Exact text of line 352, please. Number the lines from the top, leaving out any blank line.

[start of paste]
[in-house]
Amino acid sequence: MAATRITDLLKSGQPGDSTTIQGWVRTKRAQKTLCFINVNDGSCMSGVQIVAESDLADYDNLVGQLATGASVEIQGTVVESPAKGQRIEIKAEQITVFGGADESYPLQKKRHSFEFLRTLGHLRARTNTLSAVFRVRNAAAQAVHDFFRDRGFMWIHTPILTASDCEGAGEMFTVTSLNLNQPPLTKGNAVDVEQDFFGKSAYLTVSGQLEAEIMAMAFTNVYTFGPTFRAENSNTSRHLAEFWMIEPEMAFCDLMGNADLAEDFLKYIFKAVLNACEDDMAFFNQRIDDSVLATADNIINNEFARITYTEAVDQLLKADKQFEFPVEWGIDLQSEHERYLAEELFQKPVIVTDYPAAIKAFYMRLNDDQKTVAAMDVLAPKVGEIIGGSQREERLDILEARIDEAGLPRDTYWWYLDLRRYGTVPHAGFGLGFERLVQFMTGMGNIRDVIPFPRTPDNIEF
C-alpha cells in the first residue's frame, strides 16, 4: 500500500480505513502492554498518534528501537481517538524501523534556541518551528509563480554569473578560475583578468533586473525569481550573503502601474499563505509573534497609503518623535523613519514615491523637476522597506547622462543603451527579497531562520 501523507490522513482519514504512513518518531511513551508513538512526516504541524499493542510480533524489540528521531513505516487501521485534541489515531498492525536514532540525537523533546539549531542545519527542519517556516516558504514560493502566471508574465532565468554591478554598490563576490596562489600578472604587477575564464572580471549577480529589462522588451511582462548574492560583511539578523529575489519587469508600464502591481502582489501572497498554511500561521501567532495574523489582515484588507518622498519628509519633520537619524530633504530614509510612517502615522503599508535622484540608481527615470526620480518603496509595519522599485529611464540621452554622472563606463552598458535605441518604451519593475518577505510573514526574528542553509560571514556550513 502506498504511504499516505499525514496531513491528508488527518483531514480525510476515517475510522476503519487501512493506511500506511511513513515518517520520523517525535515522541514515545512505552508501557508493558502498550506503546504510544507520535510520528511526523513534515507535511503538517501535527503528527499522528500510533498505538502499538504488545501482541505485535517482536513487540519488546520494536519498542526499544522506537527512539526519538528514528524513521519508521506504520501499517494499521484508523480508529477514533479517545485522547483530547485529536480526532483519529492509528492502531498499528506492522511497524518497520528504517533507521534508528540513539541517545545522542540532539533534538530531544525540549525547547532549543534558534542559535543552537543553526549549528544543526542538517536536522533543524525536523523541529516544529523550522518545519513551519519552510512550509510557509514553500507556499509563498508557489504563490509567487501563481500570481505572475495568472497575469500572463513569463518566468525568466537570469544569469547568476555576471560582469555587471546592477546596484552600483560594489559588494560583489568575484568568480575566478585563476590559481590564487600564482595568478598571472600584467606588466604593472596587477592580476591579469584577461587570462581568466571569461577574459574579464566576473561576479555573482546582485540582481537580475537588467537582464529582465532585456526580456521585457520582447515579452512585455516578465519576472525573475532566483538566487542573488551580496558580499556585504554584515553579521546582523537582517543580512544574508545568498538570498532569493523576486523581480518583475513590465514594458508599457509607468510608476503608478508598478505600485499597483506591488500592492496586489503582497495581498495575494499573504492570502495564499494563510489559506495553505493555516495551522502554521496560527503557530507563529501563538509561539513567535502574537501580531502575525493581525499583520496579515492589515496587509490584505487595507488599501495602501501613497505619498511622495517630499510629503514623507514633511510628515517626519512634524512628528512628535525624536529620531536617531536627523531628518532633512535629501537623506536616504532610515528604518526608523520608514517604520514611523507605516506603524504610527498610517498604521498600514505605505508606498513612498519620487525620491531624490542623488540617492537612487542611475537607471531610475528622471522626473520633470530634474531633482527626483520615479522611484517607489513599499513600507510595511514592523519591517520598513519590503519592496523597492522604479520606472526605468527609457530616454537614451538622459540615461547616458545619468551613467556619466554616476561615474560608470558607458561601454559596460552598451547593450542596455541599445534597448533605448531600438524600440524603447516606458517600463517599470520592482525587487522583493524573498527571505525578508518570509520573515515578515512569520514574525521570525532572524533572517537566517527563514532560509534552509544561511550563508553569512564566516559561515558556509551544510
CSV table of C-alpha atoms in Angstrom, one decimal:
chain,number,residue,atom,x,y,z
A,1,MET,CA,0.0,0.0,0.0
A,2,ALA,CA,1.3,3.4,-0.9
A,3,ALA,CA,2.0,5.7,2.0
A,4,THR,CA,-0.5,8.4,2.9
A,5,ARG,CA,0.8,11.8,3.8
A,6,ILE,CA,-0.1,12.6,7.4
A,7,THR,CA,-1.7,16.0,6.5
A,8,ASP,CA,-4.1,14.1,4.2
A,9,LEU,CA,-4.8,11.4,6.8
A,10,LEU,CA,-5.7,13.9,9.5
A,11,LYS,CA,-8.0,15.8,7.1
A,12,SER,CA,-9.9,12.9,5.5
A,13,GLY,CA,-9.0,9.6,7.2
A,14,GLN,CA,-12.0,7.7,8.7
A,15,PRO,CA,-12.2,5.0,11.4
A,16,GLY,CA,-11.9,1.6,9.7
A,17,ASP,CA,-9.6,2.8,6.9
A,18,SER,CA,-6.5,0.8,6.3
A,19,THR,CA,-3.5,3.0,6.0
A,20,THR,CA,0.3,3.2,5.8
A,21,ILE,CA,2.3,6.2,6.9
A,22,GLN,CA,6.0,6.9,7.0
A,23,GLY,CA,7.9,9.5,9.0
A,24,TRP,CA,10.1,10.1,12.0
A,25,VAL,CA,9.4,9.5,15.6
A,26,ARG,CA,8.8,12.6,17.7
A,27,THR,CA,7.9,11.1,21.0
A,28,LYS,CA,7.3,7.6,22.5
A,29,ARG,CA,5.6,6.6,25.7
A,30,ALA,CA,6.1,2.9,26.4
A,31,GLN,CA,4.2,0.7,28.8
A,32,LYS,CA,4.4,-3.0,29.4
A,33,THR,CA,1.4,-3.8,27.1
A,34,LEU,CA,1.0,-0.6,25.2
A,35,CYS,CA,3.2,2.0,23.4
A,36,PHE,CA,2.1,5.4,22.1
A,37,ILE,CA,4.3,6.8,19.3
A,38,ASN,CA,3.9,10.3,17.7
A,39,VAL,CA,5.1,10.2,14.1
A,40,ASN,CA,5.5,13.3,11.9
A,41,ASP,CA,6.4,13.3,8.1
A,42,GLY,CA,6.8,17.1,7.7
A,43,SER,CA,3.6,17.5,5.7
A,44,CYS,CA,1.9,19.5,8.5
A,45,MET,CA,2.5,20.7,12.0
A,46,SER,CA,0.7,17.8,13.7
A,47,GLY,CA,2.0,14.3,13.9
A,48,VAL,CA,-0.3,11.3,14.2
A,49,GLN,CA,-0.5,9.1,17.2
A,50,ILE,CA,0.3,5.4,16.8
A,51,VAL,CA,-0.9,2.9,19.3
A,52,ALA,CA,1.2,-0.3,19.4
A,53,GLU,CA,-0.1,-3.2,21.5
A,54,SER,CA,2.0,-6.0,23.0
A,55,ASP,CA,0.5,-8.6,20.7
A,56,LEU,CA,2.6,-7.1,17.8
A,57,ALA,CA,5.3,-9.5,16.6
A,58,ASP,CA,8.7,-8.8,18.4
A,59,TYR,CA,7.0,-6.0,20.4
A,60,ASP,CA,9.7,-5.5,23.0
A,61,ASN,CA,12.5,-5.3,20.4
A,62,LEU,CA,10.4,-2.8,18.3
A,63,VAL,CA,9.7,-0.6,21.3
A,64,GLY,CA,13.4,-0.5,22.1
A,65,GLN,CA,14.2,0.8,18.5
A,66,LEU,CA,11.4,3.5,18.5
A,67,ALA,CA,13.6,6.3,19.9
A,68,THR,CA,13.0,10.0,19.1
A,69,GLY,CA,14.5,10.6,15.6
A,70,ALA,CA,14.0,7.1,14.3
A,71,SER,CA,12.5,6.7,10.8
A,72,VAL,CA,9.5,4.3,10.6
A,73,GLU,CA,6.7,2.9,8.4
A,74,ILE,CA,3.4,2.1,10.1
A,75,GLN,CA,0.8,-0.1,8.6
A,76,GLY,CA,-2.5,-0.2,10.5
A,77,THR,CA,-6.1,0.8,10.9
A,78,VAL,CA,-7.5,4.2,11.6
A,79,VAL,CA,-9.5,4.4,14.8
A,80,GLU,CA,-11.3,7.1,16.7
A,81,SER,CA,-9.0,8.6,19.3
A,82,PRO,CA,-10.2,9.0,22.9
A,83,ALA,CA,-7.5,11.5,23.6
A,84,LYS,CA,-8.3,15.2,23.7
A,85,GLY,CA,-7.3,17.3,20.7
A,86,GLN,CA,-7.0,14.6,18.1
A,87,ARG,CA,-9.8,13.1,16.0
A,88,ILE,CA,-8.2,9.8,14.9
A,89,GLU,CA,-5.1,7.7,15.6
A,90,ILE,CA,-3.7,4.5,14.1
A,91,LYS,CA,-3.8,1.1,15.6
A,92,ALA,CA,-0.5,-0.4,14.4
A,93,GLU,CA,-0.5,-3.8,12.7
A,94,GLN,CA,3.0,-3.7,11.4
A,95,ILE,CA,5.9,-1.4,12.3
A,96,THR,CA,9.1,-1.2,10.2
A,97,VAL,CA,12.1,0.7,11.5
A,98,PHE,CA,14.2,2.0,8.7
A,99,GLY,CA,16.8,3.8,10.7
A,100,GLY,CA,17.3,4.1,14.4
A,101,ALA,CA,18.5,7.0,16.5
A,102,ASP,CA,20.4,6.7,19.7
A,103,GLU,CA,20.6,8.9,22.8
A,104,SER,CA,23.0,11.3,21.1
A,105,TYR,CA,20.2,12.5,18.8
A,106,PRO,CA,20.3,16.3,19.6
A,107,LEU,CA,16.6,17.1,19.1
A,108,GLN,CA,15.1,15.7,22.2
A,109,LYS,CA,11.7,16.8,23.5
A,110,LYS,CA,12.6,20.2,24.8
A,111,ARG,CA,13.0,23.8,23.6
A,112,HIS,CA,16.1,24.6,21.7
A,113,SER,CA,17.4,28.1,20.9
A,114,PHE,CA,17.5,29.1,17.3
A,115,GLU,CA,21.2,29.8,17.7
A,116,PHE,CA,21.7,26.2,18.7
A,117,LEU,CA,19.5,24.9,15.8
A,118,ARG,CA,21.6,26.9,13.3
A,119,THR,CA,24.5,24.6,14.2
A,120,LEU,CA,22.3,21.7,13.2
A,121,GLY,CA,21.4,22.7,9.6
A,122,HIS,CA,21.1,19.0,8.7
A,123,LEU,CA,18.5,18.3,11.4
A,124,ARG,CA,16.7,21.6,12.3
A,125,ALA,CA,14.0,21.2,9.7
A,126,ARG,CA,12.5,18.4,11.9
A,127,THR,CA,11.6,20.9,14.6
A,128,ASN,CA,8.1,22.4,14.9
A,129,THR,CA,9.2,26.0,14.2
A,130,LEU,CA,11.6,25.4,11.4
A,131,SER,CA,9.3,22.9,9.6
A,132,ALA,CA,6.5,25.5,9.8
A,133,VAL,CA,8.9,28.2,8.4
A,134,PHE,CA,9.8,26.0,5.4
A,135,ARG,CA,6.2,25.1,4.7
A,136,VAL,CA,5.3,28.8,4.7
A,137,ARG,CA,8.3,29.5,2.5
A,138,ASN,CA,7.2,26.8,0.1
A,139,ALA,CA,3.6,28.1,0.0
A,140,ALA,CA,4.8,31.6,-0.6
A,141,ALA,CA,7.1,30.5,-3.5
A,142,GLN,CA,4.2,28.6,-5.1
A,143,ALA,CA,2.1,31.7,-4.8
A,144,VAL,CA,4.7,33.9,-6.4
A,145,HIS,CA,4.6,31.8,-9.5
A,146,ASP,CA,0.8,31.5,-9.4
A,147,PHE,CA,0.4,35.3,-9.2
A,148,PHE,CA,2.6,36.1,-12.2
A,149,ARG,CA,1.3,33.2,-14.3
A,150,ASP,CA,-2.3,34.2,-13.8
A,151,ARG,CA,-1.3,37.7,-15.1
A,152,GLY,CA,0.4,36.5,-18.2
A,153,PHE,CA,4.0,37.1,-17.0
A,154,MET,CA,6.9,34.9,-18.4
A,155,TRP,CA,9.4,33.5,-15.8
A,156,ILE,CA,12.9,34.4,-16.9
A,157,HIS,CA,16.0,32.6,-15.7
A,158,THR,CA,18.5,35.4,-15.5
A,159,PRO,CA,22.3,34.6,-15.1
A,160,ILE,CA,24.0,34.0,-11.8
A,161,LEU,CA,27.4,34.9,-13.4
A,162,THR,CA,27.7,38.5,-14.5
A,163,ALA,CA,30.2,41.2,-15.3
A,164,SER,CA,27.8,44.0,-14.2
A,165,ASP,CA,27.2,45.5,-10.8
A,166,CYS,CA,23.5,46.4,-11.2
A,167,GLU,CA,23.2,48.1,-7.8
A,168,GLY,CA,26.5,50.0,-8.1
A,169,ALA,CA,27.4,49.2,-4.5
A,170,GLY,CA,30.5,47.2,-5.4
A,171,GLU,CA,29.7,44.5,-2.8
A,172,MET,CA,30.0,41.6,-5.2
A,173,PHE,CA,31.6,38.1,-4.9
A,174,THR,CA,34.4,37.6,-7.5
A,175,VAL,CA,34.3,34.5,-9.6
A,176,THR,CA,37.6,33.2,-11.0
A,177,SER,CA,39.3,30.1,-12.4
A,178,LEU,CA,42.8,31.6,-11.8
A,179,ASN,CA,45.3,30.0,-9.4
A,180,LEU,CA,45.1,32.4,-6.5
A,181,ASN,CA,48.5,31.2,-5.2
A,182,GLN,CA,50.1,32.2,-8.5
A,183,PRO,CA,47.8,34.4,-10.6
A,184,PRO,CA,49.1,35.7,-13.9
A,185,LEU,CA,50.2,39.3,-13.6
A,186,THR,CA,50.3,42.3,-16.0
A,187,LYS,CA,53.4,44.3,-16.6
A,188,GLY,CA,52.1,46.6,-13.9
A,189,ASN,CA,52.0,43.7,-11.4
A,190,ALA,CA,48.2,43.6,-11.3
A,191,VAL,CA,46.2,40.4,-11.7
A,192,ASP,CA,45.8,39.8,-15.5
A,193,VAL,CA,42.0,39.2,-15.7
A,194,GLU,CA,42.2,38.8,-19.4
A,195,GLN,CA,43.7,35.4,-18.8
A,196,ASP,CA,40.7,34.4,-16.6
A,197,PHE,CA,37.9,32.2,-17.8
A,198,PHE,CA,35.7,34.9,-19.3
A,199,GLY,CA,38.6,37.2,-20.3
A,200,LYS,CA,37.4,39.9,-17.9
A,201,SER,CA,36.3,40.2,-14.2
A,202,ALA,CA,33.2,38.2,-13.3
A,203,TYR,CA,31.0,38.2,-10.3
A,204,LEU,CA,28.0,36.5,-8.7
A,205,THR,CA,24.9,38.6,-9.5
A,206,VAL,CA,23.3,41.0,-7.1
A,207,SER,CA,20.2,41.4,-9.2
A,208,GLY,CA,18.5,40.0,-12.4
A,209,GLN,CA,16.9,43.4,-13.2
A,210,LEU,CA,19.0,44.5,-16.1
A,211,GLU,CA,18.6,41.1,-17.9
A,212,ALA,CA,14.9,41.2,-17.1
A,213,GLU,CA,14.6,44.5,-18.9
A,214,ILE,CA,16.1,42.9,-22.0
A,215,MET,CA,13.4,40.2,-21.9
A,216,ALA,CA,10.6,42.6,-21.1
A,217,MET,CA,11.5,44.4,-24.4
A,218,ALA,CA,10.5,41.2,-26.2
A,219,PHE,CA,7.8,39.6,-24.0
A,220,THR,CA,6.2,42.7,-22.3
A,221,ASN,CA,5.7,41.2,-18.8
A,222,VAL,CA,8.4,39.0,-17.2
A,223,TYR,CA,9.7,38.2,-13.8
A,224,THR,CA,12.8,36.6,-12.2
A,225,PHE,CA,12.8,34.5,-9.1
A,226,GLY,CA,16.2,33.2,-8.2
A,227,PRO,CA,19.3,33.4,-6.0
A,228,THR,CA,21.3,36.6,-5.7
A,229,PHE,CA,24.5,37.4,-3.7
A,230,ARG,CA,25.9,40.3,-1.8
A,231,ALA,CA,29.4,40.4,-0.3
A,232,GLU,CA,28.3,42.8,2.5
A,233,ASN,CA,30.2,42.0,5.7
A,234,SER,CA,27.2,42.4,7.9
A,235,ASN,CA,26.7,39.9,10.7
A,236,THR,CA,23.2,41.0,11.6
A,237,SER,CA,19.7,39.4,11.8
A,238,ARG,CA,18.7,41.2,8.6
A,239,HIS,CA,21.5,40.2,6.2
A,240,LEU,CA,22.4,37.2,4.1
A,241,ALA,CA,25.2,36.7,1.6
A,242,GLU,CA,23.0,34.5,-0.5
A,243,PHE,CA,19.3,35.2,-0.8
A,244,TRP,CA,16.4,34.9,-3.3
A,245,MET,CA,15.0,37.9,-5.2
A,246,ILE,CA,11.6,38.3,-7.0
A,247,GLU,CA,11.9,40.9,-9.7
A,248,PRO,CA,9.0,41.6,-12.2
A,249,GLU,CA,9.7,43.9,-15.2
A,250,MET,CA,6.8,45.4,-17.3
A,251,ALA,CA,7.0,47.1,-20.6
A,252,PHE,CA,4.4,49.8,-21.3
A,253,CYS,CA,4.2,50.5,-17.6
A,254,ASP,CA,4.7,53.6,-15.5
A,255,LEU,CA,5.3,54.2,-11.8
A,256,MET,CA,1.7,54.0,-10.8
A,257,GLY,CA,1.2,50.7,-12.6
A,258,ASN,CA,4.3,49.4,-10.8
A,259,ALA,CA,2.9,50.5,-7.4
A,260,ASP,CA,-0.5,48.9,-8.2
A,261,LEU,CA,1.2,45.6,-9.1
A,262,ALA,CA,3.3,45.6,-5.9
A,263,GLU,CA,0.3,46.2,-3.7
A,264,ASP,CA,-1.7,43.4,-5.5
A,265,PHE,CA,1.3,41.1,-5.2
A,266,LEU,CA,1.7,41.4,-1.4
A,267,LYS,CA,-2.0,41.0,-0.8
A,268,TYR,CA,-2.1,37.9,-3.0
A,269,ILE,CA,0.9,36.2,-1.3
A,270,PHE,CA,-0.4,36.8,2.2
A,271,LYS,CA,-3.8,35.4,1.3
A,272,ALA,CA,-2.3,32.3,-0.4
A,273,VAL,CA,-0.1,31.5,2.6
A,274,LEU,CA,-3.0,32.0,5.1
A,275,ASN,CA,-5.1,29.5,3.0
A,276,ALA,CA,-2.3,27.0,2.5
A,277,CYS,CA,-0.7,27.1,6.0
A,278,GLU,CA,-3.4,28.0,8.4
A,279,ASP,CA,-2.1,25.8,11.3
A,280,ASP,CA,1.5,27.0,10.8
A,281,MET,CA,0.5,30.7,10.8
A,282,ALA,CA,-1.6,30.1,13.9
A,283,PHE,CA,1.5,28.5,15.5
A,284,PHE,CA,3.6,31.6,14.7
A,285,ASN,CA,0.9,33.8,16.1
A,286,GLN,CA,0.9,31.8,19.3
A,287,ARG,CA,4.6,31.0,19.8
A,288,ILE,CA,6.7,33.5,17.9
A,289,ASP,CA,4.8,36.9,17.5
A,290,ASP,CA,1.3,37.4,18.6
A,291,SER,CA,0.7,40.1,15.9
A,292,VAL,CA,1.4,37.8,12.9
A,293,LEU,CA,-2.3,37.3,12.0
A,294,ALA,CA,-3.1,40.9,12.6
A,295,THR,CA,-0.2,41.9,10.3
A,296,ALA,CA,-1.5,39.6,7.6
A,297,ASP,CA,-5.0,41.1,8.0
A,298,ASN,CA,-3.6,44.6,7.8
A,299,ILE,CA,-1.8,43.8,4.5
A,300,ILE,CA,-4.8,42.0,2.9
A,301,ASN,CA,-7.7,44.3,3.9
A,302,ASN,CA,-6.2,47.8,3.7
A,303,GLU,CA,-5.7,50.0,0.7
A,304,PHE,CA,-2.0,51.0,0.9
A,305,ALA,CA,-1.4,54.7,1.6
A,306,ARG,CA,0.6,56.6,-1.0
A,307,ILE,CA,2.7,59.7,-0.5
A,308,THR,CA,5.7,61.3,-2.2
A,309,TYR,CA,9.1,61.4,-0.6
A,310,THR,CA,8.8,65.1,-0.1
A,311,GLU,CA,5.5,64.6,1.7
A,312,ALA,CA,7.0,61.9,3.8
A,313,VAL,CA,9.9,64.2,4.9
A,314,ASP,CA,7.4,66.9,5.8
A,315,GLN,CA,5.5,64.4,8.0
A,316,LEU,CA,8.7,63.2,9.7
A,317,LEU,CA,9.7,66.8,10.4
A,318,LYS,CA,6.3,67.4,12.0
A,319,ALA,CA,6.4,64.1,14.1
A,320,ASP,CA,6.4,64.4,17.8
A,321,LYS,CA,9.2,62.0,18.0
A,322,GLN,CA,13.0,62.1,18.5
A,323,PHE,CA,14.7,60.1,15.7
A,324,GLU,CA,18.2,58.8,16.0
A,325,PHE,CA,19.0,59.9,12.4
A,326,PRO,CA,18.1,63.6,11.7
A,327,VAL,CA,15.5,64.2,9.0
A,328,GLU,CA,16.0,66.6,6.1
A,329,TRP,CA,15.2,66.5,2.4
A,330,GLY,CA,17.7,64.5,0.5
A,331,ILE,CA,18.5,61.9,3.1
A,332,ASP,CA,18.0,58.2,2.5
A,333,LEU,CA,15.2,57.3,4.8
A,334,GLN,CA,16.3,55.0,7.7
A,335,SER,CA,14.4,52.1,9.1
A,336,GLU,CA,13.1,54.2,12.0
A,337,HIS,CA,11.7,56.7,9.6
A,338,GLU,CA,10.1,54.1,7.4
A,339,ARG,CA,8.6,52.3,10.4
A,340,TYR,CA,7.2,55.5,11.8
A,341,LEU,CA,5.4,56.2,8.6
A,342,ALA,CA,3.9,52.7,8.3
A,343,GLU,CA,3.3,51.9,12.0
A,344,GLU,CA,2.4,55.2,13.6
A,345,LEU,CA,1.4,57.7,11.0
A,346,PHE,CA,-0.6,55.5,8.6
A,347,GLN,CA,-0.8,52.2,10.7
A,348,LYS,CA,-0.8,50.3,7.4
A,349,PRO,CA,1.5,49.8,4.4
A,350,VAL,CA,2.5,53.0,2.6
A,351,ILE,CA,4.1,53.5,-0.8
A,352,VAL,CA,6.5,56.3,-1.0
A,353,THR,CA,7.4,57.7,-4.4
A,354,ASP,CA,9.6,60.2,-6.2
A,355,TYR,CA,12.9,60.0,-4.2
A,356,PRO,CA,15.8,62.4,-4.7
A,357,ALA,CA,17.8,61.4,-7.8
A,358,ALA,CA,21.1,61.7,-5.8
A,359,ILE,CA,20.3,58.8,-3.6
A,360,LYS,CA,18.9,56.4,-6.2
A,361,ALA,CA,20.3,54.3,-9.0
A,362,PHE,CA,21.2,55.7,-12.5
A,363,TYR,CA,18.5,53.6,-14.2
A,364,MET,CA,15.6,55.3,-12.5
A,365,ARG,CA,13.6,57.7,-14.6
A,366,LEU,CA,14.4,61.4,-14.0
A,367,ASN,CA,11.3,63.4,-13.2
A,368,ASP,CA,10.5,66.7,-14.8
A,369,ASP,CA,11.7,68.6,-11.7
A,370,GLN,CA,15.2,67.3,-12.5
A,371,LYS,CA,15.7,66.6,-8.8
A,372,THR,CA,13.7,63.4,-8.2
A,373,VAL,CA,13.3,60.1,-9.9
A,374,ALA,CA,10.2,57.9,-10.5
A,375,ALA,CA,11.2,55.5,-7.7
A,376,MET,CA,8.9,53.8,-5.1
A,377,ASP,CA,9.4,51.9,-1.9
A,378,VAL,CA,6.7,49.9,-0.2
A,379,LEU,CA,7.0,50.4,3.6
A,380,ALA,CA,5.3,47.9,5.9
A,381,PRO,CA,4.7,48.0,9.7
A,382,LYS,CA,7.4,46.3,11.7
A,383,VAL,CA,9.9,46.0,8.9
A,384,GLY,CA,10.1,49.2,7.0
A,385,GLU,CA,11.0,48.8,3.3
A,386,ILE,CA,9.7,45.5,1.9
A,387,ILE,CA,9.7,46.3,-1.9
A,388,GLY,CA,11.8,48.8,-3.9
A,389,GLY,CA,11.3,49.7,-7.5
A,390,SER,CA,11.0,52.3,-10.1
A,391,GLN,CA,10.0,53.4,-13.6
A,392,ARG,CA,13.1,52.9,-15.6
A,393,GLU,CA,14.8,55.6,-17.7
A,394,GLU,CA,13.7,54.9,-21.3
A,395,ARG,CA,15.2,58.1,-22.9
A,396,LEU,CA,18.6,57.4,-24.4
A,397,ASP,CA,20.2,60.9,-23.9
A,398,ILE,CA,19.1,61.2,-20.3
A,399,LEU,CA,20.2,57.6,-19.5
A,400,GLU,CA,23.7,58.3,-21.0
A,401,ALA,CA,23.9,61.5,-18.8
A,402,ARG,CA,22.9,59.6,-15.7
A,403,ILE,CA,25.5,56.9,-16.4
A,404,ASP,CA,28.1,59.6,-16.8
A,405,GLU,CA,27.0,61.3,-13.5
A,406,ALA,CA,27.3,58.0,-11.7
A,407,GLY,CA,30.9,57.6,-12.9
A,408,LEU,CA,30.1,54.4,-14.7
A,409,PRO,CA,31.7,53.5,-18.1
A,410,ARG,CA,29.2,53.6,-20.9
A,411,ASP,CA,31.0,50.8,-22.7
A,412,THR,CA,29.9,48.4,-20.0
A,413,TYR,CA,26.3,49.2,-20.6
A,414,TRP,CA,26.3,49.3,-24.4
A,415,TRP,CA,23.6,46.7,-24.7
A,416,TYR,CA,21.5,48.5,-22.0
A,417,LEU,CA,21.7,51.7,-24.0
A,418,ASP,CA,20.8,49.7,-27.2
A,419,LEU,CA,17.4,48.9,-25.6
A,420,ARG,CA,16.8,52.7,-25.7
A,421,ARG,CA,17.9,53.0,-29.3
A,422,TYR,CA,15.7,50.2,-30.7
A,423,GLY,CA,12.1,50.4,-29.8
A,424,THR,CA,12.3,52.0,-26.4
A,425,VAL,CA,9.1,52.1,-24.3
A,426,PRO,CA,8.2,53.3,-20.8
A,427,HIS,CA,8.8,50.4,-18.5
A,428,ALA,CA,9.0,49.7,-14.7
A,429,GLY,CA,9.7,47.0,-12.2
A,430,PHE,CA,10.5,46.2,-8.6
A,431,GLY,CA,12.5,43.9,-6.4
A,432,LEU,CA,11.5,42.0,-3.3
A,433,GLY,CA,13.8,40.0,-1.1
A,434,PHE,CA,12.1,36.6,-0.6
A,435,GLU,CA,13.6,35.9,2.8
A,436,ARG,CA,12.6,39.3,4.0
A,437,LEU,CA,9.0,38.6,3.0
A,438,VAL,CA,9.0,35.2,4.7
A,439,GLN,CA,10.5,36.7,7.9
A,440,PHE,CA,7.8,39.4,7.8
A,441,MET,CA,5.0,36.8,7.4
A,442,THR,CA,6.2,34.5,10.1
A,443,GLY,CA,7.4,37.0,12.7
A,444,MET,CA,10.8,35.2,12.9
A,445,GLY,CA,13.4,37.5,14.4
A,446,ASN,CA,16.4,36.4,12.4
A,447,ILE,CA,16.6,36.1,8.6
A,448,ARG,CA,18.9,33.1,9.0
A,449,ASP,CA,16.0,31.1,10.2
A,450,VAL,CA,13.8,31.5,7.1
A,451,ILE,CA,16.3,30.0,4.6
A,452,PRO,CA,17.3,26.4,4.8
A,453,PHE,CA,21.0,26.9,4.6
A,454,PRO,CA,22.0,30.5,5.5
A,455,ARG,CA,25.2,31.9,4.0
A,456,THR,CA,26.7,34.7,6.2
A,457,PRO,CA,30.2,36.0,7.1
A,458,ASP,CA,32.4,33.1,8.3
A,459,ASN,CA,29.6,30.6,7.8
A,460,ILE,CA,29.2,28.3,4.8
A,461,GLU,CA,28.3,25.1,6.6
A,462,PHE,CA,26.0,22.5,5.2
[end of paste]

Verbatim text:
A,347,GLN,CA,-0.8,52.2,10.7